Some DuPage Election Vote Totals Still Unknown

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Byline: Susan Stevens and Jack Komperda Daily Herald Staff Writers

On election night, 17 was Benjamin Elementary District 25's lucky number.

Or so officials thought.

After reconciling vote totals with numbers of actual voters, the DuPage Election Commission has found Benjamin's margin of victory on its tax increase request was closer to 12 votes than 17.

That number could change again after the commission completes its review of uncounted provisional ballots, which were cast by voters whose records were unavailable on Election Day.

This is the first year provisional ballots were used in Illinois. That change - as well as close votes in a number of DuPage County races - have added weeks of uncertainty to election results.

Some candidates and taxing districts won't know for sure whether they won or lost until Tuesday, two weeks after voters cast their ballots.

District 25 officials think they're probably safe, because they counted only seven voters casting provisional ballots in their precincts. But they're not banking on the extra cash yet.

"For the most part, it's speculation on what the final result would be," District 25 Superintendent Joseph Dubec said. "It's never normal when the election isn't official and everyone is waiting ... but as they say in baseball, 'It's not over till it's over.'"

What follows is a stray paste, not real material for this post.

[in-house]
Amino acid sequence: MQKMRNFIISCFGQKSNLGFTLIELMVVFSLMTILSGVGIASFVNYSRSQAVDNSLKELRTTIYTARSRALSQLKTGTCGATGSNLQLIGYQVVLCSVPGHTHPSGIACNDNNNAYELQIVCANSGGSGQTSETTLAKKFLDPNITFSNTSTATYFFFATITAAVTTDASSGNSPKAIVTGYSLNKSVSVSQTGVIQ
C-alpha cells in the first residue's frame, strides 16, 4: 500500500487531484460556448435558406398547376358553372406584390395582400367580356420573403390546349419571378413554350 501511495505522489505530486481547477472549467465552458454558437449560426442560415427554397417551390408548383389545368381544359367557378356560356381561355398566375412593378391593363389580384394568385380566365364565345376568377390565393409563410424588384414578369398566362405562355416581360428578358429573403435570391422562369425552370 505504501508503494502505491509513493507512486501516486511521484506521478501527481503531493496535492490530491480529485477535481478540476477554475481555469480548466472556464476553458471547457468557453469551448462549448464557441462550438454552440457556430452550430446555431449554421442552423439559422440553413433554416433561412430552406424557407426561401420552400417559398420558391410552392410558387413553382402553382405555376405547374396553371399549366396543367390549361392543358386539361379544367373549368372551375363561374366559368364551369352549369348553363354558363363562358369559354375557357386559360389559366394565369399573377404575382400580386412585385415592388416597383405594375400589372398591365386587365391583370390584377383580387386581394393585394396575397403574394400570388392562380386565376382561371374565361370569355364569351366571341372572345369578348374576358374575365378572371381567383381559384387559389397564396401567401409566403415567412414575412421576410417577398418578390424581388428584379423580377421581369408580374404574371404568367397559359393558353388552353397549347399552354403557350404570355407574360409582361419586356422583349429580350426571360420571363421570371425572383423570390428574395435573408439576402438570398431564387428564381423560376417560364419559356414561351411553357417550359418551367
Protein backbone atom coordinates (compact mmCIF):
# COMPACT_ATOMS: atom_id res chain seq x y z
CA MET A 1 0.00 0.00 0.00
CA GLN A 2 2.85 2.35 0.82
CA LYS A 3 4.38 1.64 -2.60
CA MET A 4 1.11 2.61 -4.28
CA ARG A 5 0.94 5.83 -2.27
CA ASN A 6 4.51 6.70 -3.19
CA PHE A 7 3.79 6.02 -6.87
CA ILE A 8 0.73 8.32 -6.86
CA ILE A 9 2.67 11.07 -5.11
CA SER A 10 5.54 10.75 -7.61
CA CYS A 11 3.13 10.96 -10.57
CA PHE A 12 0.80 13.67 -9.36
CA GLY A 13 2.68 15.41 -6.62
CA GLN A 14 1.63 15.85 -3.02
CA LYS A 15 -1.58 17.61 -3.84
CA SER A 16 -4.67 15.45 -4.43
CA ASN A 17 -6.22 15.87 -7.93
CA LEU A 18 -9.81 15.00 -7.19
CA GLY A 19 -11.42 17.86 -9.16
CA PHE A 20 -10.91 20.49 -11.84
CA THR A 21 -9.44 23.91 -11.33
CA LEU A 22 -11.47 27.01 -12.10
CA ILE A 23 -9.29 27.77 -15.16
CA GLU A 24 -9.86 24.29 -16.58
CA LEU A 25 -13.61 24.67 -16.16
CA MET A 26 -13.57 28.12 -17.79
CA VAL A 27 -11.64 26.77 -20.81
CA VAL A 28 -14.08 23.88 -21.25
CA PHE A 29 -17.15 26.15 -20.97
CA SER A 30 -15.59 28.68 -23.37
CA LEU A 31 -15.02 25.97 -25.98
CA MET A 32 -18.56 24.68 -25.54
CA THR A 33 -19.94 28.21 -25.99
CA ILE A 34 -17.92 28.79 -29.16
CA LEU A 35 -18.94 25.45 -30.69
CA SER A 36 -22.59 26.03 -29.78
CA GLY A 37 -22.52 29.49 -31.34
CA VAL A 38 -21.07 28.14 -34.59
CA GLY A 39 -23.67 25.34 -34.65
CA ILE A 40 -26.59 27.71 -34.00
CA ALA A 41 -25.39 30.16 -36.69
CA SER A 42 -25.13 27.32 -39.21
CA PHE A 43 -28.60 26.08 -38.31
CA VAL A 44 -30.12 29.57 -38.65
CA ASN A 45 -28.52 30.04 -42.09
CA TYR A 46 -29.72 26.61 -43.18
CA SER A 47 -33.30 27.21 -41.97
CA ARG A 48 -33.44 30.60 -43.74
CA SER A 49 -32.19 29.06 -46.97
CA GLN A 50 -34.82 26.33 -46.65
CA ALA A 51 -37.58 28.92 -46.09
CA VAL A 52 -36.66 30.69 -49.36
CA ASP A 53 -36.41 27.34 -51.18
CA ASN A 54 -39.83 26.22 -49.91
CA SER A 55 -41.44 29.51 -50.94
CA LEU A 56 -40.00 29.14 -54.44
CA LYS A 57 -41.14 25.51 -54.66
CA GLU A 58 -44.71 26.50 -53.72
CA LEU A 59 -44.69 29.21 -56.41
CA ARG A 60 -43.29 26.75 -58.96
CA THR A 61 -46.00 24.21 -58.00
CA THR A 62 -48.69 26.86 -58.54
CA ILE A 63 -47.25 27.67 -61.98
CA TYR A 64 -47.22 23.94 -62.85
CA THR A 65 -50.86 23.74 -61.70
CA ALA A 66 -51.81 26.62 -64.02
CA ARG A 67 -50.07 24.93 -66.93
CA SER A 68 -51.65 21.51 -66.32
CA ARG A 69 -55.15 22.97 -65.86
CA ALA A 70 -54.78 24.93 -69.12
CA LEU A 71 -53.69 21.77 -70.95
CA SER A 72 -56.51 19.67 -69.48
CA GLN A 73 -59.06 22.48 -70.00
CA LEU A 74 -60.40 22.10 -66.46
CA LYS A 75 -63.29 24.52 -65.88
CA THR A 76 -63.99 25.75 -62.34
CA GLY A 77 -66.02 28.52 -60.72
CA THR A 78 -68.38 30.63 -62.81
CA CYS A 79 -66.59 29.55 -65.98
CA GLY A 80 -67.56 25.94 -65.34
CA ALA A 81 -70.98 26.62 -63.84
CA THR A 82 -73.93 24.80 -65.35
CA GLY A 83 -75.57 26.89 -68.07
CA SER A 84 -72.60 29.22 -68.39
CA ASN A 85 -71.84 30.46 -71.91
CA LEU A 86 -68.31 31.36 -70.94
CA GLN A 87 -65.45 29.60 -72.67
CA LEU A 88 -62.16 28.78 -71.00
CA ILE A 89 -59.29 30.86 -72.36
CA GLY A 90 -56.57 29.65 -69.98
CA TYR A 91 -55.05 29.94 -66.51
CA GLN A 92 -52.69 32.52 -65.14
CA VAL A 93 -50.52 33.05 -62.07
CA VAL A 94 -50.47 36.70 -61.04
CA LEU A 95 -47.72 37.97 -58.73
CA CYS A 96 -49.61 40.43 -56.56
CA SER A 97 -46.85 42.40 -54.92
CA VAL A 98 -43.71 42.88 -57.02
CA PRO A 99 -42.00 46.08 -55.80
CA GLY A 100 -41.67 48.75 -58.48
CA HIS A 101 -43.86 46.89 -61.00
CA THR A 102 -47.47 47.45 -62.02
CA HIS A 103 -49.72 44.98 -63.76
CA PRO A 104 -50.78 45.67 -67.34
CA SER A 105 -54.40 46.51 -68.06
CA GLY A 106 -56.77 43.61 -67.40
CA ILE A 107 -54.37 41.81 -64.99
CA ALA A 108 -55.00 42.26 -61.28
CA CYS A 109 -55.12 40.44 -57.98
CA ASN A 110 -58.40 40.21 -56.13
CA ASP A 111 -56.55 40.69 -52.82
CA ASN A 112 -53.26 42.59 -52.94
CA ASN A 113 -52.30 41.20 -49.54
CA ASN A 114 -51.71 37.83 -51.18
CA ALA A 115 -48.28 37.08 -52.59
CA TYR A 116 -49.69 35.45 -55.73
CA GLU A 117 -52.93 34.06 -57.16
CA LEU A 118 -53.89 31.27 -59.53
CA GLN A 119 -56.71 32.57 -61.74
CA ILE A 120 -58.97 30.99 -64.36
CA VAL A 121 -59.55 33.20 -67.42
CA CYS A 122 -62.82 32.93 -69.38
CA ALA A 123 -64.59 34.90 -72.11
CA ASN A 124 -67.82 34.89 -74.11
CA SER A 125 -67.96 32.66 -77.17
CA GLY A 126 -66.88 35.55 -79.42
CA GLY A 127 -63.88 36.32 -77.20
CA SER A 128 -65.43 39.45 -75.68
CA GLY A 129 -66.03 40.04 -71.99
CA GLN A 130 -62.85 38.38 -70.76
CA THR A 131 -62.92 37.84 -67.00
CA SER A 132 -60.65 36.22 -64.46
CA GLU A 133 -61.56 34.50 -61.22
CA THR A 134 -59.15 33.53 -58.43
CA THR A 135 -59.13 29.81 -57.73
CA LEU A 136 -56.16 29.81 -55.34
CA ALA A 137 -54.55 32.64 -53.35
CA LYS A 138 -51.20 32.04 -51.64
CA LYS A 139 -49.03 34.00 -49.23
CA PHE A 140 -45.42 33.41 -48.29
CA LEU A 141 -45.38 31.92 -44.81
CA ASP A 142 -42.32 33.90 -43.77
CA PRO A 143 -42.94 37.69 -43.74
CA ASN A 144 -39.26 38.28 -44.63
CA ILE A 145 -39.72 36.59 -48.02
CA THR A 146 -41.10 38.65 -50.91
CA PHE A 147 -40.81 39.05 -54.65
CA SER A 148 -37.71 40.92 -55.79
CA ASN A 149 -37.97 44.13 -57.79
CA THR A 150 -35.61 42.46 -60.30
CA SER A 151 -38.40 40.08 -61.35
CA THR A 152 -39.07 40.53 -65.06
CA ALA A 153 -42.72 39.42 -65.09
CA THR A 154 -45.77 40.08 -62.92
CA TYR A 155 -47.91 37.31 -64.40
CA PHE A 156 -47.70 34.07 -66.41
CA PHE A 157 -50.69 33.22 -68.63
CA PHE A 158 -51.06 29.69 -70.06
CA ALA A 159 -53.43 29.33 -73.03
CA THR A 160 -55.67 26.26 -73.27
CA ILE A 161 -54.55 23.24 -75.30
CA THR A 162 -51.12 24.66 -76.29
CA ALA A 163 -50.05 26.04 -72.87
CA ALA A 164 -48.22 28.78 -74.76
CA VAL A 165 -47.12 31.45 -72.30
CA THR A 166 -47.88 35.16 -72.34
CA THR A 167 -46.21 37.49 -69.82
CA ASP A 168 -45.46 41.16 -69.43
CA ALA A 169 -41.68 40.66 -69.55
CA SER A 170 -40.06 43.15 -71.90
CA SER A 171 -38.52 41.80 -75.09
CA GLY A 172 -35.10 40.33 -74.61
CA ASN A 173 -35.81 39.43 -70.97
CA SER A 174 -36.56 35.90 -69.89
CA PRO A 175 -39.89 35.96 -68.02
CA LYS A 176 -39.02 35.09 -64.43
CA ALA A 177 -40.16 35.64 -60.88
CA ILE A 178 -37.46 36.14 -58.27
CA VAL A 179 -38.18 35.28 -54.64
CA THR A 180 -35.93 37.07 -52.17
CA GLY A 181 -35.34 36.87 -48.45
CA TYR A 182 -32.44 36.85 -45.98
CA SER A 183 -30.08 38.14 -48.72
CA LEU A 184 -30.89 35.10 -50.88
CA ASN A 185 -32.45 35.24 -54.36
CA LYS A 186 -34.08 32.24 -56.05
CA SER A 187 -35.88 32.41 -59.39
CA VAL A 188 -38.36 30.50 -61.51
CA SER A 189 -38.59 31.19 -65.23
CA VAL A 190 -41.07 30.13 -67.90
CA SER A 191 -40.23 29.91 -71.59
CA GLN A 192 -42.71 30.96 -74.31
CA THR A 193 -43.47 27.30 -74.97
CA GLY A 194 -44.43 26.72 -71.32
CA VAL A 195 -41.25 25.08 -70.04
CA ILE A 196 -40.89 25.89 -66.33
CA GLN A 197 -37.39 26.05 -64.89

Close races are nothing new. A couple of days after the election, officials customarily review vote totals to make sure they match the number of voters who cast ballots.

With the optical-scan ballots DuPage adopted three years ago, a jammed ballot can be mistakenly recorded twice if an election judge forgets to reset the counter, said Doreen Nelson, assistant director of the DuPage Election Commission.

If that happens, election officials will feed a precinct's entire stack of ballots back through the machine. The result is shifting vote totals, which occurred in the District 25 referendum count.

Vote totals also shifted for two other DuPage referendum questions. The defeat of Salt Creek Elementary District 48's proposed tax increase came down to only 25 votes, not the 52-vote loss recorded on election night. …